RIP: Big Jay McNeely – rhythm & blues /rock n’ roll saxophone legend!

Our friend Jim Dawson shared some sad news on Sunday…

“My longtime friend Big Jay McNeely passed away at 6:15 this morning in Riverside, CA. He made his first record in 1948 and played his last gig last June. Our hearts go out to his family.”

Big Jay has been a friend, supporter and participant in the LOUIE documentary project, and we’re all very saddened by his passing.

Jonny Whiteside provided a proper perspective of Big Jay’s legacy in the L.A. Weekly:

The death of saxophonist Big Jay McNeely, felled by cancer at age 91 on Sunday, Sept. 16, shuts the door on Los Angeles’ world-changing postwar R&B explosion. McNeely was the sole surviving artist from that profoundly revolutionary era, and he epitomized it with an elegantly aggressive musicality — known as honking — which laid the foundation for rock & roll and kicked off a national craze via a horde of sound-alike responses to his electrifying 1948 debut “Deacon’s Hop.”

An unrivaled showman whose delirium-inducing shenanigans — blowing his tenor sax laid out flat on his back, prowling across the dance floor midsong, walking along the bar or out to the street — represented a perfected methodology which he executed with an almost surgical precision that reliably overstimulated listeners to a shocking degree.

Domenic Priore, author of “Riot on Sunset Strip: Rock ‘n’ Roll’s Last Stand in Hollywood,” shared high praise for Big Jay…

THEE transitional figure from Central Avenue’s nationally-crucial Jazz scene, into what became Rock ‘n’ Roll. Until this morning, I considered Jay the most important living musician in Los Angeles.

Domenic also added this story about Big Jay..

Dale Smallin, manager of The Surfaris and voice on “Wipe Out,” told me this: “The guy at my high school in charge of booking talent for the assemblies, slipped one past the Faculty in 1954; they hired Big Jay McNeely, under the pretense that he was a Jazz artist and was therefore giving the kids a little culture. So when Big Jay takes the stage, the entire auditorium went berserk, rocking and rolling and the Faculty was totally caught by surprise, and did NOT know what to do. This was the same year we kids were all tuning in to Vampira on KABC, hot rodding and surfing was popular, everything that became popular during the late ’50s and ’60s was in place and happening with us, but it was still kind of a secret, it wasn’t in Time magazine or the newspapers yet, so we could get away with this kind of thing, still.”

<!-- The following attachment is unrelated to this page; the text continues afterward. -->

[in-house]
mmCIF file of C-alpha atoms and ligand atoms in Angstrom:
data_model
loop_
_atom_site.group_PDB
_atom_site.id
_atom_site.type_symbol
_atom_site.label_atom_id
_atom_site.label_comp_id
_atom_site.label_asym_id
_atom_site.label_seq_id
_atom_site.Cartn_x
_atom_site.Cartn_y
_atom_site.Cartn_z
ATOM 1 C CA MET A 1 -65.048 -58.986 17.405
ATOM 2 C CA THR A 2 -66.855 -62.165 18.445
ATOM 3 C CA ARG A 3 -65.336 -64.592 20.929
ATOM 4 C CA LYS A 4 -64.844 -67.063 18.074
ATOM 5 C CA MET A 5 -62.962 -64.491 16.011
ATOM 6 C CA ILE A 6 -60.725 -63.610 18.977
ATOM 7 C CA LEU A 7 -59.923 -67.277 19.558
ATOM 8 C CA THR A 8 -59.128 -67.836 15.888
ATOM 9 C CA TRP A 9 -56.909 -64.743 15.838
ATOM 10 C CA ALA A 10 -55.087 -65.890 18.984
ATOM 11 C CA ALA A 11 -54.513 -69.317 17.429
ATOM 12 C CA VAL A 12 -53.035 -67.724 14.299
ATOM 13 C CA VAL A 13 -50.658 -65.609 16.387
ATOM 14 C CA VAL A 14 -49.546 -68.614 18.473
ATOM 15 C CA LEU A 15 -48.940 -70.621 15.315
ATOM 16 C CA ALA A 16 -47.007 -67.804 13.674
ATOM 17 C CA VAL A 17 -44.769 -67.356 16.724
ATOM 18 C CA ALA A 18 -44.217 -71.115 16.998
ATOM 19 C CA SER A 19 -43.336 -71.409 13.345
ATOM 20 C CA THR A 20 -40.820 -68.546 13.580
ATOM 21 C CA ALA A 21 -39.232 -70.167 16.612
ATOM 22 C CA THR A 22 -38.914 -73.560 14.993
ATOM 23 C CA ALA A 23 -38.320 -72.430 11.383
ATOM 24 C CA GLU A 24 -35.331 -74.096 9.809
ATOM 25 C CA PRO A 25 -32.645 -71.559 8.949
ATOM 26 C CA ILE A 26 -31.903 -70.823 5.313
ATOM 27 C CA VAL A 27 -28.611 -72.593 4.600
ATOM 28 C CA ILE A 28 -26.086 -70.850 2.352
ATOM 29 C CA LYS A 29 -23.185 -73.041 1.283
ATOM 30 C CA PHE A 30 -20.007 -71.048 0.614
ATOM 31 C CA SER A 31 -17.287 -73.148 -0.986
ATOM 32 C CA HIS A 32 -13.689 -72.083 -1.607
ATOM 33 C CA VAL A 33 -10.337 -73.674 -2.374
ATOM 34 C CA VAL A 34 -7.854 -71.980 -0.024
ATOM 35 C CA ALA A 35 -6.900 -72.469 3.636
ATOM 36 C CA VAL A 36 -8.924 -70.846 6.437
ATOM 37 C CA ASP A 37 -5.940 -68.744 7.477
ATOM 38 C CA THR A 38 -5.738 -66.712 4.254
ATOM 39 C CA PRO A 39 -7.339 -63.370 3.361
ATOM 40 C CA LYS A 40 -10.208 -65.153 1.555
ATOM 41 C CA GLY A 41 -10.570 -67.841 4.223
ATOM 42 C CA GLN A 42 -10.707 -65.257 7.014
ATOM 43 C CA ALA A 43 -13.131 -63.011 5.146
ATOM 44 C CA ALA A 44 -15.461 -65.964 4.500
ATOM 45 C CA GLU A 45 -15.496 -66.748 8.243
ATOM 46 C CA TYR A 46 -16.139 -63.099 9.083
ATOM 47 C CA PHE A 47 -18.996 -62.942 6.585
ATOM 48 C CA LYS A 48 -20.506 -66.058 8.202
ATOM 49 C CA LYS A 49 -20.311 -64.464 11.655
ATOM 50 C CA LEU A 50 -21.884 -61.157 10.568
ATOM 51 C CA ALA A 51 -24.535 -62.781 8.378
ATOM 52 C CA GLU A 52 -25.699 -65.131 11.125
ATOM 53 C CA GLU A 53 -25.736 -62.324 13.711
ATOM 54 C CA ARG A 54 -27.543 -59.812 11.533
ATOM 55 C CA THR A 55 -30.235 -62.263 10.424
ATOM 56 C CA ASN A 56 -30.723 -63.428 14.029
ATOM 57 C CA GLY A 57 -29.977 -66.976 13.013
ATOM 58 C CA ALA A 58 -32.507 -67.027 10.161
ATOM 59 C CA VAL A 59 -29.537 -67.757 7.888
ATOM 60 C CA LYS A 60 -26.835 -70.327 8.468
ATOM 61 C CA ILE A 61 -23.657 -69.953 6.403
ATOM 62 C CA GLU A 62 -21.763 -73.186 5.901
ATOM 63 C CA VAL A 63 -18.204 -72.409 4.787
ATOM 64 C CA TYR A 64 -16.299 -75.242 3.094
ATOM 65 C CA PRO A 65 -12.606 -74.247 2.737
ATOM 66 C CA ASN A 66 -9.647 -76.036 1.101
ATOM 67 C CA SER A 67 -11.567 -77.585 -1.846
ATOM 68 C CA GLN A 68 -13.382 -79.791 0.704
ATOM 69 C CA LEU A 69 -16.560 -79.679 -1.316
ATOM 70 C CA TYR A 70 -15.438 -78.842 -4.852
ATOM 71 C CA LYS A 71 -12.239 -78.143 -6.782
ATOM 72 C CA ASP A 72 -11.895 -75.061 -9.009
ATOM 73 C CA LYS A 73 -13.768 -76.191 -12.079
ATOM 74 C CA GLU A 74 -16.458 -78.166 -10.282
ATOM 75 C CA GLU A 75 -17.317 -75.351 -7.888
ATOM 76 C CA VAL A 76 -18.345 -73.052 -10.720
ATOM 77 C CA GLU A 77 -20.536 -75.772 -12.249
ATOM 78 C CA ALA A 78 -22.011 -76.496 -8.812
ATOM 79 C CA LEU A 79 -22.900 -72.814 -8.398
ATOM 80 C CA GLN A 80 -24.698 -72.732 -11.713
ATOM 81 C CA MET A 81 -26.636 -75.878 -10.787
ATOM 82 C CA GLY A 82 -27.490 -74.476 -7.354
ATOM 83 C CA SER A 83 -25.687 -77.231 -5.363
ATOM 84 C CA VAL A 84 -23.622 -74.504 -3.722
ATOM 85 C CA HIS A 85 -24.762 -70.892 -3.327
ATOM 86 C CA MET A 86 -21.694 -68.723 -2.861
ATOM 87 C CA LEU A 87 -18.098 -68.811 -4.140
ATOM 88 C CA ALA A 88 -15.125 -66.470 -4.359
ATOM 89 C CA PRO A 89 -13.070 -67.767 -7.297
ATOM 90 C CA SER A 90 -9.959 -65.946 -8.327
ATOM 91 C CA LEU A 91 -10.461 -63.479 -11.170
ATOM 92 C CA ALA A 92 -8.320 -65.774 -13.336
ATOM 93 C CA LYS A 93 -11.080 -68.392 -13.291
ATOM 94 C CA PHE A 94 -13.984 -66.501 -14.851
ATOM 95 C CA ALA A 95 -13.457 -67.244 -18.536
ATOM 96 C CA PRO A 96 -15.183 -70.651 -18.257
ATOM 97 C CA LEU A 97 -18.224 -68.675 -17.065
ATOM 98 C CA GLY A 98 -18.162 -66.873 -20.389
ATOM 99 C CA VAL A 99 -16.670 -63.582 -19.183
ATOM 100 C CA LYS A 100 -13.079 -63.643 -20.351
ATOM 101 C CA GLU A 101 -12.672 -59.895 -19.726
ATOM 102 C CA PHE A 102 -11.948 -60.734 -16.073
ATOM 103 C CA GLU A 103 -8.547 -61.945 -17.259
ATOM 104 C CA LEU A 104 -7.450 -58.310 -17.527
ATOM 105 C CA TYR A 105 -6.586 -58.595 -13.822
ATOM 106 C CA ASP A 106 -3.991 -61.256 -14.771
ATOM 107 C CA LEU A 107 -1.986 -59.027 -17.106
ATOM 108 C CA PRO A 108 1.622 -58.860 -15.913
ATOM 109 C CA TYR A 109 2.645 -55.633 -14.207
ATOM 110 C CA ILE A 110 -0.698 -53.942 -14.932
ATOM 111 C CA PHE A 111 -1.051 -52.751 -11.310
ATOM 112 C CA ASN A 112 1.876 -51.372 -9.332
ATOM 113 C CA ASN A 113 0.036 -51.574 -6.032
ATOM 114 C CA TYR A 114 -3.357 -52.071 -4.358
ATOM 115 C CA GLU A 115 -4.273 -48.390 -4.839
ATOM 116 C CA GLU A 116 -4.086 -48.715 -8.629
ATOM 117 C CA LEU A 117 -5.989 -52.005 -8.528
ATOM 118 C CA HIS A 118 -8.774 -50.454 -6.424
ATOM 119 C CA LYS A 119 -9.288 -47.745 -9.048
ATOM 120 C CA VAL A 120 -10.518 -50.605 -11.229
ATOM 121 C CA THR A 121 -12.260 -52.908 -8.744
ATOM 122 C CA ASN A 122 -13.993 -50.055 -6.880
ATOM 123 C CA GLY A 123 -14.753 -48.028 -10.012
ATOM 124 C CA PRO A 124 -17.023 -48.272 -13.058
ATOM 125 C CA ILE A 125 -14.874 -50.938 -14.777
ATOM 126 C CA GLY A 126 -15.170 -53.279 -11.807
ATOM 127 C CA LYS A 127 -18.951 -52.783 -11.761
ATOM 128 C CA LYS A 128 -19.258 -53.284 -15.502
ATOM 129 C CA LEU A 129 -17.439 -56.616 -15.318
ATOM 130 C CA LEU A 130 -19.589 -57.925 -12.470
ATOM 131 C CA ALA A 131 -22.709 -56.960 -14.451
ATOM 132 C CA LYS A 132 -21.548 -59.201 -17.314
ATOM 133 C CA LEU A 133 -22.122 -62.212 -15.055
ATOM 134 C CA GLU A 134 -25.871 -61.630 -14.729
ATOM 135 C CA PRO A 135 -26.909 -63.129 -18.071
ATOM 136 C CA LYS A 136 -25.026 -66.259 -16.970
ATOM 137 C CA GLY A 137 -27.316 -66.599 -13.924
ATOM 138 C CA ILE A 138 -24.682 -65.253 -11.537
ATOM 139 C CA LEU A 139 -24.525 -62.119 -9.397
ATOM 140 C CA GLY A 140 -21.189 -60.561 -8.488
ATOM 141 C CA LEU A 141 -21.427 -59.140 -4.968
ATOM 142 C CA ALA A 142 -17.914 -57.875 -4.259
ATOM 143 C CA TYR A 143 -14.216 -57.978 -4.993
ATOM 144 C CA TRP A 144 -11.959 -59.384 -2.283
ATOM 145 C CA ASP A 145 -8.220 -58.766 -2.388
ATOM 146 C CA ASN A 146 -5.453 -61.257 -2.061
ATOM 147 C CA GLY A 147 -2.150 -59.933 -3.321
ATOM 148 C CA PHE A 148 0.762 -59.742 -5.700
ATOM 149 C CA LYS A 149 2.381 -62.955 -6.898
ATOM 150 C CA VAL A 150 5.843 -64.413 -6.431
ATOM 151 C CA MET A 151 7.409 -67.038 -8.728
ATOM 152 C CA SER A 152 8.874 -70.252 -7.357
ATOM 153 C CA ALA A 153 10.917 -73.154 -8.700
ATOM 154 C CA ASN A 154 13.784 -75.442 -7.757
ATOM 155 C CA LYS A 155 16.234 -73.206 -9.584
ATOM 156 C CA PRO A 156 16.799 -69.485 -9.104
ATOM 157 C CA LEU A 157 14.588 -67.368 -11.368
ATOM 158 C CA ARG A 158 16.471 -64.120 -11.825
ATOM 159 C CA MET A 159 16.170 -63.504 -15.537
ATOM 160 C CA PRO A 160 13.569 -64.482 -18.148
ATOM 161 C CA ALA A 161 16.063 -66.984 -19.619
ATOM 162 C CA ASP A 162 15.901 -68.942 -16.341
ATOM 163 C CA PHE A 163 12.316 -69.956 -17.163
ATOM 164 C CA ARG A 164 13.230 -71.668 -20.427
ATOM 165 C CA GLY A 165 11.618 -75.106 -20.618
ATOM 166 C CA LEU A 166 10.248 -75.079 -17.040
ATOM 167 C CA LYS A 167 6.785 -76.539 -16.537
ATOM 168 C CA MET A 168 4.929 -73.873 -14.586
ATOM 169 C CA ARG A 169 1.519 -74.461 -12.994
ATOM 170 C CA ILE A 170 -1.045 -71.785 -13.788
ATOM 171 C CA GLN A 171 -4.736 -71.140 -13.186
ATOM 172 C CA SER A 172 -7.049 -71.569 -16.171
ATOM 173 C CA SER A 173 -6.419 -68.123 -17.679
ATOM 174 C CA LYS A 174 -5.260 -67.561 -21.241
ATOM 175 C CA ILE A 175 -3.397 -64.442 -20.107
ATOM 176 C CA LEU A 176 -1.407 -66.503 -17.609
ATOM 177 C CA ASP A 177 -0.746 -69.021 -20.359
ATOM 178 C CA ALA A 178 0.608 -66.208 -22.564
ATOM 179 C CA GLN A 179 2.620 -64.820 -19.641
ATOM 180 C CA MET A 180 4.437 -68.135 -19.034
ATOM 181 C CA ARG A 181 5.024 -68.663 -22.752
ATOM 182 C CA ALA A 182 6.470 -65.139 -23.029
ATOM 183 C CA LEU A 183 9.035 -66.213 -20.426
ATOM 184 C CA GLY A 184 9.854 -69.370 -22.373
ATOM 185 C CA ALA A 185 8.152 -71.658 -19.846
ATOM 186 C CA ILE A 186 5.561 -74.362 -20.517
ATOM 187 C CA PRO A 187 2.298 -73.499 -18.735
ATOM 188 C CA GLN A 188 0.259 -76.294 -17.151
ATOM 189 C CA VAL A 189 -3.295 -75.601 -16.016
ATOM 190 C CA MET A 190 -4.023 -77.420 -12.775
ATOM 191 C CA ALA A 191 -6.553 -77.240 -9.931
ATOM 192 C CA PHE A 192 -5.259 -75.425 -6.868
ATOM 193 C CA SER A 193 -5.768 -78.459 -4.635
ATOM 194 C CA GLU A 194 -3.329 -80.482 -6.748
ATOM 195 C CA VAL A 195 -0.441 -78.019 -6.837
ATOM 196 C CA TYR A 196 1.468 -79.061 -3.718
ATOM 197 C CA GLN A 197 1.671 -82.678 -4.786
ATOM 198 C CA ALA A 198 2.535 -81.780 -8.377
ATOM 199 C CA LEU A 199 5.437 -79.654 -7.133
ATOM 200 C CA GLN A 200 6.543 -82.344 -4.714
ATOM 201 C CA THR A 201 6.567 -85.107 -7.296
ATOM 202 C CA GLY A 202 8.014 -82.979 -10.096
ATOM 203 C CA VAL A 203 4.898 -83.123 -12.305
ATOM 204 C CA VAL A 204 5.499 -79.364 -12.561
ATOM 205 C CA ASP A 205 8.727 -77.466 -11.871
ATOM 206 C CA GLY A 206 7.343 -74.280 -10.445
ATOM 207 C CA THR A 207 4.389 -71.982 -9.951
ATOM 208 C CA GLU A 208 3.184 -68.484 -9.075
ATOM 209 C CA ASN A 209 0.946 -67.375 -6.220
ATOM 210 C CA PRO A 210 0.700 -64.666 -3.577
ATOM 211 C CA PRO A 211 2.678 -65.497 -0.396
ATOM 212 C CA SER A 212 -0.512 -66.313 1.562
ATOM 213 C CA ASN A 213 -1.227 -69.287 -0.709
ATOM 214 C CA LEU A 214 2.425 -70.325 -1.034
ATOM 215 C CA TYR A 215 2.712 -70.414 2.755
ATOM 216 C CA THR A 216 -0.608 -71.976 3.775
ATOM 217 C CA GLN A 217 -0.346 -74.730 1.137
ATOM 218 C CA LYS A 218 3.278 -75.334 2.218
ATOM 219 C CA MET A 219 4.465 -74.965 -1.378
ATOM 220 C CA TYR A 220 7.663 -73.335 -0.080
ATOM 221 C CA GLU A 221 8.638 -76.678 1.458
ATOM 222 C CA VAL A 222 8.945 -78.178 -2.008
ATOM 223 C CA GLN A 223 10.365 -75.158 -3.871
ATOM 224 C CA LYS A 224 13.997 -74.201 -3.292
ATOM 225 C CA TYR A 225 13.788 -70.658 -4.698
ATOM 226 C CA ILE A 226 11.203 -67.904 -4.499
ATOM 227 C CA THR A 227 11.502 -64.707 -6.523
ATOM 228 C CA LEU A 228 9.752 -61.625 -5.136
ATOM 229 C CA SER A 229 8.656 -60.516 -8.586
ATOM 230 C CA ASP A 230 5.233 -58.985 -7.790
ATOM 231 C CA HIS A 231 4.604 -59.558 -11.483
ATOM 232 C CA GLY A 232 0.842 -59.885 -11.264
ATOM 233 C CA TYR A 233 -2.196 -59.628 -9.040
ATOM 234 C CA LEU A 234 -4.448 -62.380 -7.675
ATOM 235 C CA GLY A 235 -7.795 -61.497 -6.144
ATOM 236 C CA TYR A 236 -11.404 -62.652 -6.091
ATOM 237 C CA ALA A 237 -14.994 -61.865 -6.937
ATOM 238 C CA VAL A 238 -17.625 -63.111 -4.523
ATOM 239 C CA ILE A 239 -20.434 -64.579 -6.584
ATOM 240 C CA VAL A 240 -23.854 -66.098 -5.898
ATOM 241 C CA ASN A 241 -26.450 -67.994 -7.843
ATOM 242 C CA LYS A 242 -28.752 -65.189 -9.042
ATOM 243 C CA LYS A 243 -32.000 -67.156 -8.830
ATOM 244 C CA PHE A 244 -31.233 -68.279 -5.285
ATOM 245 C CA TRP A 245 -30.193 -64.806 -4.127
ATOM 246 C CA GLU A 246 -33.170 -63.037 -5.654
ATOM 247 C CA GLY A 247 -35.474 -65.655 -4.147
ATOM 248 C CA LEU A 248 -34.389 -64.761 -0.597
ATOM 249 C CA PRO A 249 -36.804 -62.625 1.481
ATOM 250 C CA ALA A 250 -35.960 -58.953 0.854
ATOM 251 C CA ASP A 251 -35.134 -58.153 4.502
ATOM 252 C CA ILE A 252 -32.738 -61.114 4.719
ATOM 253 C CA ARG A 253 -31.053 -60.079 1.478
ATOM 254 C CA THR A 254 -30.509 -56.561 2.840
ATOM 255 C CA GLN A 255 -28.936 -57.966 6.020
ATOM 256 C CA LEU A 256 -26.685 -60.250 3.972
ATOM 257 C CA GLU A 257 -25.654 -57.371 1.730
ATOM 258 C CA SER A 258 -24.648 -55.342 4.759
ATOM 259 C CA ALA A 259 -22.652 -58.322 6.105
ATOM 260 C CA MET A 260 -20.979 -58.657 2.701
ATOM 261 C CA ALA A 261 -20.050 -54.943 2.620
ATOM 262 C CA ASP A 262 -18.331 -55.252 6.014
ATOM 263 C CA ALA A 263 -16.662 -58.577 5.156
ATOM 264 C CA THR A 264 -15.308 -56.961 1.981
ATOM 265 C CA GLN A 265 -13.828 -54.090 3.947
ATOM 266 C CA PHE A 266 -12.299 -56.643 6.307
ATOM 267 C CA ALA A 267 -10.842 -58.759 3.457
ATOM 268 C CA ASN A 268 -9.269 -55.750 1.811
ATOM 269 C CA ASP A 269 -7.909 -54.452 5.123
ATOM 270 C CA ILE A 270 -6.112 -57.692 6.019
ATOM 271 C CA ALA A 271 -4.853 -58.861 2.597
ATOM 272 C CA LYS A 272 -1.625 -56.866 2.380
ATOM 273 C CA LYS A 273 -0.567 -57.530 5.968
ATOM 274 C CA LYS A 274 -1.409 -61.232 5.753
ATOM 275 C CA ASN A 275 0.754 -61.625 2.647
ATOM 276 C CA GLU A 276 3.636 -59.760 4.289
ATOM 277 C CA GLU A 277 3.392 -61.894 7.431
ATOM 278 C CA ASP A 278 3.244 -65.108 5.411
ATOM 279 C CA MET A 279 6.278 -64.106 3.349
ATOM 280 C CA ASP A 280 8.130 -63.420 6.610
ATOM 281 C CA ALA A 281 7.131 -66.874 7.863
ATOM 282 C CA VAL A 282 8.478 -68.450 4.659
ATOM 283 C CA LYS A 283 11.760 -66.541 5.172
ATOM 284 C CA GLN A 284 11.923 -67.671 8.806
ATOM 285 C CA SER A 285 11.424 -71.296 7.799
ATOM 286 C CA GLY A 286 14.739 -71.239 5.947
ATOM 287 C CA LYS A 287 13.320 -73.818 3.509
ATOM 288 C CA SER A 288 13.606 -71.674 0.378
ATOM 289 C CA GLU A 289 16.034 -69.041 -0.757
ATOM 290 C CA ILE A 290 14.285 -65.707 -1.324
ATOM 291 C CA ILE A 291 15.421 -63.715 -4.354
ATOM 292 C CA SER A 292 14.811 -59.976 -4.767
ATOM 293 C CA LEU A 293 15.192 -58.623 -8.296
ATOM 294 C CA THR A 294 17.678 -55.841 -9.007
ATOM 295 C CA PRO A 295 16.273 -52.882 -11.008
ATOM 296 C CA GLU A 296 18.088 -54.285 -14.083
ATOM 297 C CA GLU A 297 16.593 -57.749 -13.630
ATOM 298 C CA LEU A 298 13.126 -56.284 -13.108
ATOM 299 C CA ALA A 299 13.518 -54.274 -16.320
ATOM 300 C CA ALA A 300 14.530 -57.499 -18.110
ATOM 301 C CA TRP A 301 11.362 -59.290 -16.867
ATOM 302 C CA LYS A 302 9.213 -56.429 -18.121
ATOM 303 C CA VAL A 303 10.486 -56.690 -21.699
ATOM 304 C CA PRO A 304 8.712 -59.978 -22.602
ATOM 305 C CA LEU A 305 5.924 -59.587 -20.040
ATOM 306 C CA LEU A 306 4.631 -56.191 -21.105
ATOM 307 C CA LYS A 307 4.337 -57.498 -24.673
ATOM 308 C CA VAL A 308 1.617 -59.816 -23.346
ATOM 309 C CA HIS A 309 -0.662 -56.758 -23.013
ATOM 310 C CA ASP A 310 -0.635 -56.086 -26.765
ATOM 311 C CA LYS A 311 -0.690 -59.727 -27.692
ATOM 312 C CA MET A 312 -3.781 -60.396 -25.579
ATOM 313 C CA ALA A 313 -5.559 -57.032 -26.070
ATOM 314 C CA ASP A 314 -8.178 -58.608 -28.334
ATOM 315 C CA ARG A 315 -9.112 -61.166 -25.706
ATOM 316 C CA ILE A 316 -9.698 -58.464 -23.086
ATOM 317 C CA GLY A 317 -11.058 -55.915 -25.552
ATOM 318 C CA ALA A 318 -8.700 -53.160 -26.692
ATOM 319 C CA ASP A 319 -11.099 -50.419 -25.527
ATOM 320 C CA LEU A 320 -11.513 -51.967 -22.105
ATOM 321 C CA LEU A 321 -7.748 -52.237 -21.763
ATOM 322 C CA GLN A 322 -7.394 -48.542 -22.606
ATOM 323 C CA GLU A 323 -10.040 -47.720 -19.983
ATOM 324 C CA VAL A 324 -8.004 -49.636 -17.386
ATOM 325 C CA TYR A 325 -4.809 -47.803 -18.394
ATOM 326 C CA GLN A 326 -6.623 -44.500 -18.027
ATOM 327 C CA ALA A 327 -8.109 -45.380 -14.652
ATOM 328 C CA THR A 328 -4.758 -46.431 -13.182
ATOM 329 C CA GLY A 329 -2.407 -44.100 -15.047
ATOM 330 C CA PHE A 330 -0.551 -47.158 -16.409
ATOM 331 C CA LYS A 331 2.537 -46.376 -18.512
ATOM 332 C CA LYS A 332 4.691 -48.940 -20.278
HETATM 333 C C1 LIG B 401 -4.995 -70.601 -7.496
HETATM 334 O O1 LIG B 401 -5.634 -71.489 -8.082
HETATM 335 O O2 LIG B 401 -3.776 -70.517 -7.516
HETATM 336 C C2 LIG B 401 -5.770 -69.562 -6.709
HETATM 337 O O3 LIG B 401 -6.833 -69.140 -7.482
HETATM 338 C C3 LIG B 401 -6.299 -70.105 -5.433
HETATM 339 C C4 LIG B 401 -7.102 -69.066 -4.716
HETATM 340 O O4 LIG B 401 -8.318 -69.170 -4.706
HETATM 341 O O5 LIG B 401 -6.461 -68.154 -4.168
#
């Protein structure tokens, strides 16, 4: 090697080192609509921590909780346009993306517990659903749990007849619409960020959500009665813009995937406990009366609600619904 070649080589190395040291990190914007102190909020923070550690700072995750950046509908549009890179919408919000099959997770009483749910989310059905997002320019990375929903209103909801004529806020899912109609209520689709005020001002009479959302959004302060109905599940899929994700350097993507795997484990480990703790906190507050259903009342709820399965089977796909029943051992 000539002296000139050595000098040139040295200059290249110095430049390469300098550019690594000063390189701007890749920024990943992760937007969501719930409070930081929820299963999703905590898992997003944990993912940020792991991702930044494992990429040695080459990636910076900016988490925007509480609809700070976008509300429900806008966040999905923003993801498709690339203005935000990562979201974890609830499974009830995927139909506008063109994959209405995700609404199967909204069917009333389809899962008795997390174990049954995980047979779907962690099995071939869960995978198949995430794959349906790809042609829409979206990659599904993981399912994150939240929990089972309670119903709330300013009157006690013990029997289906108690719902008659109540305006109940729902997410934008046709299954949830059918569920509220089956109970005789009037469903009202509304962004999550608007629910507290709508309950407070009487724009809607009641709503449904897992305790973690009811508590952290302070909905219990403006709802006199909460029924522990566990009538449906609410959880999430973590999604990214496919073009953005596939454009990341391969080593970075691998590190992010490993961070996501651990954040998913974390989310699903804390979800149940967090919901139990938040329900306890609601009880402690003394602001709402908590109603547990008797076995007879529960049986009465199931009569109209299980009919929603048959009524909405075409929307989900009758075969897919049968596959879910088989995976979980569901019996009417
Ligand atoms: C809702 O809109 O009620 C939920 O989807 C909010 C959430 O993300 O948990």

If there was one big magic moment that put Big Jay on the map of pop culture consciousness, it might have been this unforgettable photo of Jay, taken by Bob Willoughby at the Olympic Auditorium in 1951.

Marc Myers of reached out to photographer Bob Willoughby for his impressions on that very special night, and here’s a few paragraphs from that exchange:

“This was really something! It was 1951, and I had been listening in my darkroom to the late-night disk jockey, Hunter Hancock. He was advertising a jazz concert at the Olympic Auditorium (the local Los Angeles fight arena) starting at midnight! The idea of starting a concert that late was really so intriguing that I had to see what it was all about.”

“As I walked in, the concert had already begun, and the main hall was rocking on its foundations! I could see the audience on their feet screaming. You could taste the energy in that air. To this day I have never seen or heard anything to match it. It was my introduction to the amazing Big Jay McNeely!”

“Big Jay stood in the middle of what normally would be the Main 4-fight ring, playing his heart out, and the crowd was exploding around him. He created some sort of resonance with the audience. In some weird way, he seemed to be playing them!”

It’s a fascinating story, and you can learn more about that event and the photographer by visiting the page and the official Bob Willoughby website. (Bob passed away in 2009).

I’m grateful to have known Big Jay, who provided an interview for the LOUIE documentary, as well as various musical performances that I was able capture for posterity. Like Richard Berry, author of LOUIE LOUIE, he was an alumni of Jefferson High School of Los Angeles.

Jim Dawson, Buddy Collette, Richard “Louie Louie” Berry, and Red Callender. courtesy of Jim Dawson

There will be more stories of Big Jay, but we’ll save them for later.

If you’d like to learn about Big Jay, I’d recommend this..

Nervous Man Nervous: Big Jay McNeely and the Rise of the Honking Tenor Sax“- a book by Jim Dawson (ISBN 10: 0936433175 ISBN 13: 9780936433172), which is still available at the coolest book stores.

I’ll leave you with a never-before-seen clip of Big Jay performing live at the West Coast Live 2010 event in San Jose, CA.

MORE Big Jay McNeely reference links:

Big Jay McNeeley – brief bio by Jim Dawson –

L.A. Weekly obit on Big Jay McNeely

Los Angeles Times obit on Big Jay McNeely

New York Times obit on Big Jay McNeely

Bob Willoughby on photographing Big Jay –

The official Bob Willoughby photo page

Big Jay at Rockin’ Race Jamboree – excellent photos at

Nervous Man Nervous: Big Jay McNeely and the Rise of the Honking Tenor Sax”- by Jim Dawson –

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